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a wheel over which a rope or belt is passed for the purpose of transmitting energy and doing work
The simplest pulley is a grooved wheel on a fixed axle (fixed pulley). A rope passed over this wheel is tied to the load to be lifted, and a pull is applied to the other end of the rope. This kind of pulley gives no mechanical advantage of lift, but changes the direction of the force applied to the load -- its mechanical advantage is 1 because only one segment of rope supports the weight; effort and weight are equal.
When the task of the fixed pulley is to carry a continuous turning motion, the two ends of the rope or belt are laced together. A second pulley, which is connected to the source of energy, transmits a steady rotation to the first pulley. If driver and driven pulleys are of the same size, the only advantage is a choice of directions from which the energy may come. If the pulleys are of different sizes, an advantage of either speed or of force may be obtained. When the belt between the two pulleys is crossed, the direction of turn of the driven pulley is reversed.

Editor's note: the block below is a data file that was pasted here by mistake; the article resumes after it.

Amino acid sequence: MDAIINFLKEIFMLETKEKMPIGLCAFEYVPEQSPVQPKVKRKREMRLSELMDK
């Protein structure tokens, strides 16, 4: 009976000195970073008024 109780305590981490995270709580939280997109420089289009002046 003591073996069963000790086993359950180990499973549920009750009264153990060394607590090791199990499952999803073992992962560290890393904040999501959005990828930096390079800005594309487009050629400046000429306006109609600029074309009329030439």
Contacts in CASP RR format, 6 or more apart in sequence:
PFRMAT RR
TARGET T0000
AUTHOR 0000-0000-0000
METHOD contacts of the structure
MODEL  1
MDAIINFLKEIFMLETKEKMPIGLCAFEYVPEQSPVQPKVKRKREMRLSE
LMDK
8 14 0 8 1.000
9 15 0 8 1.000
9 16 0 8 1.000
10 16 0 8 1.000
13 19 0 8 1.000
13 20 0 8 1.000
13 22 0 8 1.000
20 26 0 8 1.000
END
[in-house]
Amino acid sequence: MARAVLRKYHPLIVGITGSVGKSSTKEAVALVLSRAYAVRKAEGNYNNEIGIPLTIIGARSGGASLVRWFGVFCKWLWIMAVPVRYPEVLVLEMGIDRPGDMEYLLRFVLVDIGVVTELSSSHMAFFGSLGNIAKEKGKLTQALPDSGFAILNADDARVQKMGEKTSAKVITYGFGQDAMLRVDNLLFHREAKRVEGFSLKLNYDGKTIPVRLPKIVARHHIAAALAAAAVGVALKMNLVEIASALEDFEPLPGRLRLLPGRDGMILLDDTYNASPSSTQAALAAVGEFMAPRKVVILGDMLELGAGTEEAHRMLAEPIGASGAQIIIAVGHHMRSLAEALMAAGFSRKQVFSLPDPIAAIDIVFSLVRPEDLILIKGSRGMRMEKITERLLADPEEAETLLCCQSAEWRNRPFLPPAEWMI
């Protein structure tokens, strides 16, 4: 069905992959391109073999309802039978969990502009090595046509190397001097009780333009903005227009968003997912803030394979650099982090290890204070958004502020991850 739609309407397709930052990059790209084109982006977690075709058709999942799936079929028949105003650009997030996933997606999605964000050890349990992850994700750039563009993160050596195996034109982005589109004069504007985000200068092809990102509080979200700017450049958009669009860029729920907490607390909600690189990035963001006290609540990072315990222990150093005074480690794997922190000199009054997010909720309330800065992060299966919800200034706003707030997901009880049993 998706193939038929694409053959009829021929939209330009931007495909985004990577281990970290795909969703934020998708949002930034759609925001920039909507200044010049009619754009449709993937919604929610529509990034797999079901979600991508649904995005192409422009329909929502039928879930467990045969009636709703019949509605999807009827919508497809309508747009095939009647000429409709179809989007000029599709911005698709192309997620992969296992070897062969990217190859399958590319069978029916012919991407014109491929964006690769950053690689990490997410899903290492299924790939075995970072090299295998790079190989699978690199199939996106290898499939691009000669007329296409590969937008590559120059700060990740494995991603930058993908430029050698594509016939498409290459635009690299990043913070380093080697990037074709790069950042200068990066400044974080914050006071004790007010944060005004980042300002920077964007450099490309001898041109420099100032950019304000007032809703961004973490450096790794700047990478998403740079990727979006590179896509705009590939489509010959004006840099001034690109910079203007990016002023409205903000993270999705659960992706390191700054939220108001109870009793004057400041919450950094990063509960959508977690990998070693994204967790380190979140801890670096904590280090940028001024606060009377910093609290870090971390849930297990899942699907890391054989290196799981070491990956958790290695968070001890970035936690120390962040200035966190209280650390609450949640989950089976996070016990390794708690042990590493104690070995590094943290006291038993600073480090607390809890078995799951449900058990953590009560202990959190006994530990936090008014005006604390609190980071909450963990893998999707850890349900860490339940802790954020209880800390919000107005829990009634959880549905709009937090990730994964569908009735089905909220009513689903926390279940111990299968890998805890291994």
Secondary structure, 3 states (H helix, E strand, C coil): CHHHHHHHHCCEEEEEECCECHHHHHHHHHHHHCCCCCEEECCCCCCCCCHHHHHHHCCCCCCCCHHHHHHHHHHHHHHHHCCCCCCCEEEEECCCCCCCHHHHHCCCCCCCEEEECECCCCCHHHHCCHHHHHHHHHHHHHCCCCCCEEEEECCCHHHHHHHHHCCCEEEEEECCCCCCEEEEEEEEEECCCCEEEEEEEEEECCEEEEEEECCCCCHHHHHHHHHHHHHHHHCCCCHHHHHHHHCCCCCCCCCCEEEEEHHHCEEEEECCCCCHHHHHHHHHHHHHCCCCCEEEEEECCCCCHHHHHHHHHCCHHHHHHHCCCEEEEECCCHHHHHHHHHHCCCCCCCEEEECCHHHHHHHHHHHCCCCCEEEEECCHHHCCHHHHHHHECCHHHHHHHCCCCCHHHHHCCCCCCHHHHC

The second basic type of pulley is the single movable pulley. The load is attached to the axle of this pulley. One end of the rope that passes through the pulley is attached to a fixed support above the load. A pull is applied to the free end of the rope in the same direction that the load is to move. With two segments supporting the weight, the single movable pulley has a mechanical advantage of 2, meaning that the pull applied to the free end of the rope need only be half the weight of the load.
The block and tackle allows the user to lift extremely large loads with a relatively small amount of effort. The pulleys are mounted in frames called blocks. Each block has a hook by which it can be fastened to its support or to the load. A single block has one pulley, a double block has two pulleys and so on.
The ideal mechanical advantage of a block and tackle equals the number of sections of rope that support the movable block. The block and tackle shown below has three rope segments supporting the weight, giving it an advantage of 3. But this advantage comes at a cost; a smaller effort is required to lift a weight, but the distance through which the effort must move increases in direct proportion to mechanical advantage obtained. Thus, using the block and tackle to raise the 60-pound weight three feet requires 20 pounds of effort to be exerted through a distance of nine feet.
Robert O'Brien Machines New York: Time
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This page was last updated on October 19, 2018.